One Sunflower

processing professional development

on October 6, 2009

My brain is so full!!! I need to write about everything I’ve learned today so I can sort it out and make sense of it all.   David Matteson was in our district to continue our work on supporting literacy alignment, Pk-3rd grade.  There were two purposes for today’s sessions:  the morning was to be dedicated to our Kindergarten studio classroom teacher and her practice using a wordless book,  and the focus in the afternoon was on the preschool teachers practice with  the Early Writing Continuum and Early Reading Assessment that are featured in Davids’ books, Assessing and Teaching  Beginning Writers, Assessing and Teaching Beginning Readers.  Teachers from preschool to second grade, our principals and assistant superintendent were there to participate in this process.

Our veteran K teacher chose to work with the book, Goodnight Gorilla.  She wanted to introduce her students to creating and using “story” language with a book that has none or very few written words on the page.  In the “prebrief” session before her lesson, she and David talked about her ideas, intent, and reasons for the choices she was making in her lesson.  He encouraged her to present the book and language in a modeling fashion, not engaging the students in a dialogue about what they see and think about the book and pictures.    She did an awesome job of presenting the language of story – beginning sentences with prepositions, describing action that happened on the page with descriptive vocabulary, intentionally drawing the students attention from left to right across the pages.  The debrief process helped us all identify the teaching strategies,  spend some time discussing the process and intent, and created a format for the the teacher to analyze what she could improve upon and choose to do next in the classroom.   I was both intimidated and excited about taking my turn in this process – at the end of November! 

After lunch, the preschool teachers in our district gathered around a table with our “yellow journals,” (see previous blog entry,) and a small collection of our first reading assessment attempts.   We reviewed the morning’s work for a while and then dug into our experiences using the journals.  Two of us  had experimented with the journals briefly last spring.  This was our first opportunity to begin the year intentionally thinking about how to incorporate the journal writing into curriculum and how to build our students capacity to write and tell story.   Our challenges were around how to analyze our students work and oral language using the rubric.  The other teachers at the table work with our developmental preschool students.  One had attended the training sessions last year but this was her first time introducing the journals to students. She had a lot of questions about how to use them with kids who are still struggling to hold crayons, make marks on paper and talk.  While our challenges may be different, the focus with our students needs to be the same – how to get  them to create and tell stories.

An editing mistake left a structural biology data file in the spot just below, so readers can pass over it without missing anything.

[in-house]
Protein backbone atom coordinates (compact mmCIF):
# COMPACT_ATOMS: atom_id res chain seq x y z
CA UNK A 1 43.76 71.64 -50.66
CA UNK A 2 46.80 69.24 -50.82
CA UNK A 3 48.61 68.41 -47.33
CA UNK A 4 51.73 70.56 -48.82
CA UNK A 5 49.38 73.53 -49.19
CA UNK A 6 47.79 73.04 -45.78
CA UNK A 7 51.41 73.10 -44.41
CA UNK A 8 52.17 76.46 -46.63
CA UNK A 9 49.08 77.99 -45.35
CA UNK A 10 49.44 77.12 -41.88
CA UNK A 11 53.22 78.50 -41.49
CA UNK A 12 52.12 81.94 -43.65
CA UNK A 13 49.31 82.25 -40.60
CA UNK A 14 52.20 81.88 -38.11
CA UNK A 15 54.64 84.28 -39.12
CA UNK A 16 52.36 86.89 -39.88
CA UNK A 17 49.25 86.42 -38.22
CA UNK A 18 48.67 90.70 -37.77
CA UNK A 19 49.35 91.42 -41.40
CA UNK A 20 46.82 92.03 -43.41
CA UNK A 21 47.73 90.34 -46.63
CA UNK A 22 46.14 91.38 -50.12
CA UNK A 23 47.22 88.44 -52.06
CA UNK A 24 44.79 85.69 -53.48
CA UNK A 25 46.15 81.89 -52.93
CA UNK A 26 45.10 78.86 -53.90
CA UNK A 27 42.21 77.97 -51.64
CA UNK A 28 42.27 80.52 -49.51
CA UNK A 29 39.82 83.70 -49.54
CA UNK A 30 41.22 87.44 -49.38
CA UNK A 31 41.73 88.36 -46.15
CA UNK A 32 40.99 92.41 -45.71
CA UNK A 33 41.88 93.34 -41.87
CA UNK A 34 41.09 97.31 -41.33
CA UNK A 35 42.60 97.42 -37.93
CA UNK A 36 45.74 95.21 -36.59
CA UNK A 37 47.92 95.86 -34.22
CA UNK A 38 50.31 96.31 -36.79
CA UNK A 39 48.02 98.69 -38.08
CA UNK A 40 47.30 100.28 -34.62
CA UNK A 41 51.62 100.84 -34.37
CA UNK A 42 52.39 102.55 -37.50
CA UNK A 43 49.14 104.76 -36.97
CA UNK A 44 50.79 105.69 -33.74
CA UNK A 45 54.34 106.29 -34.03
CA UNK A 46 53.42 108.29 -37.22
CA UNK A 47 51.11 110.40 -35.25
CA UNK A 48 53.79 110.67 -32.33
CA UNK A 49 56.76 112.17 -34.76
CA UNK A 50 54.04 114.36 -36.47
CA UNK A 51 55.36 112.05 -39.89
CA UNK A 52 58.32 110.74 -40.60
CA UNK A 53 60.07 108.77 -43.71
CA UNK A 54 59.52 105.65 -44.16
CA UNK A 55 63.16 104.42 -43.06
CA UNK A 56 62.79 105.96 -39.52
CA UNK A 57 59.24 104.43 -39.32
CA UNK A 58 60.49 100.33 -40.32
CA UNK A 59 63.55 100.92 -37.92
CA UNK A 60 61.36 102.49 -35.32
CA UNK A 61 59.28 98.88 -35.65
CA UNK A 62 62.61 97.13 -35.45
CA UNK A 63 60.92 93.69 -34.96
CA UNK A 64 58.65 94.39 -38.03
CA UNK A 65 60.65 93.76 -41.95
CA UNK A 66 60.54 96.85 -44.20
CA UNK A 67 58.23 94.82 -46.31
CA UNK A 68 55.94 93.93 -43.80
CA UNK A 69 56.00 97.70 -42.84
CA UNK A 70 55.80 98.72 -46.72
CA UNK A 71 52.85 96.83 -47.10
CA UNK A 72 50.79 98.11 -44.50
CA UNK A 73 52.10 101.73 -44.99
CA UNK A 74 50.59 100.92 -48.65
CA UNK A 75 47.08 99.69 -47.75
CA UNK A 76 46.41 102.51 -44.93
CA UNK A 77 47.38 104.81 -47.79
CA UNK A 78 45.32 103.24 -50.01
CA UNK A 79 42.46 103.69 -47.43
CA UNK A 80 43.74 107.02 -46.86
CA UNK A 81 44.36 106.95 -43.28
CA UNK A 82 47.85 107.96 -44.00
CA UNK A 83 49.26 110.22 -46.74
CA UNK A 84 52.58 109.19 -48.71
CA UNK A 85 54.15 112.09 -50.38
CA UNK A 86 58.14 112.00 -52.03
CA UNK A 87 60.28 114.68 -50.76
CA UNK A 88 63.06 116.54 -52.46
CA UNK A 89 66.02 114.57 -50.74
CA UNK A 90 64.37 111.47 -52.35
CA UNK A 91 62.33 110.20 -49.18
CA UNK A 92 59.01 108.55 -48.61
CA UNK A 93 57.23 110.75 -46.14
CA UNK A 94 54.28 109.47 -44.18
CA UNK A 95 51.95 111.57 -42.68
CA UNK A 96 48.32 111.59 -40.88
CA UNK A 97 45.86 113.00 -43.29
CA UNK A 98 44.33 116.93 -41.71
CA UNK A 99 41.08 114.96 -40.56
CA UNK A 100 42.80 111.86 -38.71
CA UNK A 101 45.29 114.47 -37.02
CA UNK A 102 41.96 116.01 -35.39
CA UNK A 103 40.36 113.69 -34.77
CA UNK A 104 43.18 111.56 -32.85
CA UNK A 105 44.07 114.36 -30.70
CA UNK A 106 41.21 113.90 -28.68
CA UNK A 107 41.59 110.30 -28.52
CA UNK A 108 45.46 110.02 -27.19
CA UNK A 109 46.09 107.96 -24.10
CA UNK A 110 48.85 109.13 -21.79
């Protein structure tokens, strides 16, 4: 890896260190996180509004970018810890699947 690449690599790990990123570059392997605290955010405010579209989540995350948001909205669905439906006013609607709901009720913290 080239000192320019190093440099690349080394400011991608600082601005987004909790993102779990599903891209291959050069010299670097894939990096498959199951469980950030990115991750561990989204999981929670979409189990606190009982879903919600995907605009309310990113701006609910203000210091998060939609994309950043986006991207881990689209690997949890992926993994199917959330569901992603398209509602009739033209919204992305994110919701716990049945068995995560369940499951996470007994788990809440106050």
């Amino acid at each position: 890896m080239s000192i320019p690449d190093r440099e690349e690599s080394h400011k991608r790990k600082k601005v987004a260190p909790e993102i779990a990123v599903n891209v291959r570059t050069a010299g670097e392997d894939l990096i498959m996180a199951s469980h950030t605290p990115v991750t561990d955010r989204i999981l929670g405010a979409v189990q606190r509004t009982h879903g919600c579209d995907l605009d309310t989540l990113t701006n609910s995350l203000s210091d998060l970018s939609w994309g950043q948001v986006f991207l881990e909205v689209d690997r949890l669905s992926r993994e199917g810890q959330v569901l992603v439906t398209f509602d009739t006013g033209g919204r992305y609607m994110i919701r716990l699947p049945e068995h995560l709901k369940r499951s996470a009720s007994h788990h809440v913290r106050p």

What I learned through our discussion was that most of my students are producing pictures that are recognizable, a level 3 on the rubric.  They will probably remain at that level for some time as they begin to illustrate their ideas better, using shapes to draw elements of their stories.  Their scores on the oral language side are more problematic, as I have many that are at a level 2, stating only a few words or making a simple statement about their work, statements that probably would not be consistent with a second telling.  Along with my scoring, I have identified “next steps” in my instruction for each student, but how to put that into practice – modeling for students, working with small groups, integrating reading and writing into other parts of our daily curriculum – that is my learning edge this year!  

Tomorrow I meet with my principal to discuss my “individualized learning plan” for myself.   Hopefully working through the cycle of inquiry questions will help me choose realistic ways to start the work.

An image popped into my mind of knitting – I’m a knitter.  It has always amazed me that knitting was invented, that someone or a group of someones figured out how to take wispy washed wool from a sheep, twist it into a single strand and in a process of looping and wrapping, produce fabric.   I want my teaching to be like knitting – taking the disconnected efforts of my students and through some purposeful intervention and weaving of literacy elements, create writing that knits together colorful bits of their lives into cohesive stories.

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One response to “processing professional development

  1. Trout says:

    Sunflower,

    This is another truly wonderful entry. I especially like your comparison of knitting and literacy learning. It causes me to remember working with students in the classroom. Often we would share new insights and reflections or name new learning, and then weave it together to form a new pattern in our tapestry of learning.

    I hope I am not the only one reading your blog. Let me know how many people are reading your entries.

    Trout

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